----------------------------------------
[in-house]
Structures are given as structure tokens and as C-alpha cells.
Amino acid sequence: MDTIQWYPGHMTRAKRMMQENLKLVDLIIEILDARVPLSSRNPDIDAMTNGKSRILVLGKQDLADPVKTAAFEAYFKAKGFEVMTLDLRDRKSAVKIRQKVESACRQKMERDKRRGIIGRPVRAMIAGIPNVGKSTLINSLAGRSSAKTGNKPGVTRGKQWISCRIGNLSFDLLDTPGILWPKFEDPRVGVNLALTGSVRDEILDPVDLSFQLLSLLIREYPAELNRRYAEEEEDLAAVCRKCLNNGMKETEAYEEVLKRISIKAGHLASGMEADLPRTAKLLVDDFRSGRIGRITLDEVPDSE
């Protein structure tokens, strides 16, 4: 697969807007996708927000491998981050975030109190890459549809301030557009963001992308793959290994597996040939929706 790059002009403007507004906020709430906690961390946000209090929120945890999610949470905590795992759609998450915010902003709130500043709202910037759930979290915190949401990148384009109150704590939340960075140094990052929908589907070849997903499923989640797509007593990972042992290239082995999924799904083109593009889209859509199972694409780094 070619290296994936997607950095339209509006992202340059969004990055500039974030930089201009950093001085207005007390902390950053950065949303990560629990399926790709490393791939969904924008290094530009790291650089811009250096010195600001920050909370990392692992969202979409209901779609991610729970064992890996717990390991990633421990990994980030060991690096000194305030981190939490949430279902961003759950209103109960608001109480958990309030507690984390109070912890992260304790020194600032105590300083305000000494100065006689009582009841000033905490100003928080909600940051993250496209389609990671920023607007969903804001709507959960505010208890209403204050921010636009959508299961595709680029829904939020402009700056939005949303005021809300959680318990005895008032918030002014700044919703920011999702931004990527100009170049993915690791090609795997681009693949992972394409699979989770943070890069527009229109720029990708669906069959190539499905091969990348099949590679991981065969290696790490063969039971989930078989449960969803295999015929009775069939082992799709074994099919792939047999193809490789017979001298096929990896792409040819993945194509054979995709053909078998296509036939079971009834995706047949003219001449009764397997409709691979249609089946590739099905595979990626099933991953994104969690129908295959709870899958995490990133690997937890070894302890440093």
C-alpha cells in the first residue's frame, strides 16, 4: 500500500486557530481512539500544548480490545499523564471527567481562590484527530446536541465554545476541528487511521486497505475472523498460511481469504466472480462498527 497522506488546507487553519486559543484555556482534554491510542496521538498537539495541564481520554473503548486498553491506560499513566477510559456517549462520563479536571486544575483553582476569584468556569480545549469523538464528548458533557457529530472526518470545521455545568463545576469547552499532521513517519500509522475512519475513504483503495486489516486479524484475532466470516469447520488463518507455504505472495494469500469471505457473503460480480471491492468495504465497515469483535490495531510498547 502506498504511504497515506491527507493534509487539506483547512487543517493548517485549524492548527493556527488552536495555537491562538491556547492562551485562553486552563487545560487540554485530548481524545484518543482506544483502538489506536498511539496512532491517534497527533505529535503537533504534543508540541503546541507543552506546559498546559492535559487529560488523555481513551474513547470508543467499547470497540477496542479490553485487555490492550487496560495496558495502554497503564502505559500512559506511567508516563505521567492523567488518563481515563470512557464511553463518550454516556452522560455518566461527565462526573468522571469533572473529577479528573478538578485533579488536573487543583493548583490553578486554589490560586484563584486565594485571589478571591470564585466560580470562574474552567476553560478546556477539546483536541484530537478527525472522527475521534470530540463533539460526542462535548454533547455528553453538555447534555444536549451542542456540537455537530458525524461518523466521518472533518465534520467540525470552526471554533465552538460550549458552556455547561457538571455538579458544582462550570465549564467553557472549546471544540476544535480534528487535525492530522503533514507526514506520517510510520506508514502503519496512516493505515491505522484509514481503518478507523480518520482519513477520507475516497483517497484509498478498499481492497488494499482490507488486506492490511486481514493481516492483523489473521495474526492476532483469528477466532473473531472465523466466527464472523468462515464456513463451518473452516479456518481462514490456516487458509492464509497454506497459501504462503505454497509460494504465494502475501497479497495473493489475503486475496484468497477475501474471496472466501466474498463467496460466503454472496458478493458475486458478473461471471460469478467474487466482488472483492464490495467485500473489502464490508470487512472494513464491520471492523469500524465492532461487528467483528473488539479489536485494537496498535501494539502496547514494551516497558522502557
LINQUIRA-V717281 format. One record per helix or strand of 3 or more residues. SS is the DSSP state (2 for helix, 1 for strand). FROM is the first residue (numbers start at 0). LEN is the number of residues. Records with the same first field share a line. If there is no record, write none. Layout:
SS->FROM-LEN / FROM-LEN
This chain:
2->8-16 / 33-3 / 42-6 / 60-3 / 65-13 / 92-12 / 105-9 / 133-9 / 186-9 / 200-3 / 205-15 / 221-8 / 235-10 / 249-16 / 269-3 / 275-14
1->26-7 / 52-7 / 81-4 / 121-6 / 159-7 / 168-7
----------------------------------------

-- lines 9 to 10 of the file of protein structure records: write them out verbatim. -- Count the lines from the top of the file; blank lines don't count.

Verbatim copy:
2->8-16 / 33-3 / 42-6 / 60-3 / 65-13 / 92-12 / 105-9 / 133-9 / 186-9 / 200-3 / 205-15 / 221-8 / 235-10 / 249-16 / 269-3 / 275-14
1->26-7 / 52-7 / 81-4 / 121-6 / 159-7 / 168-7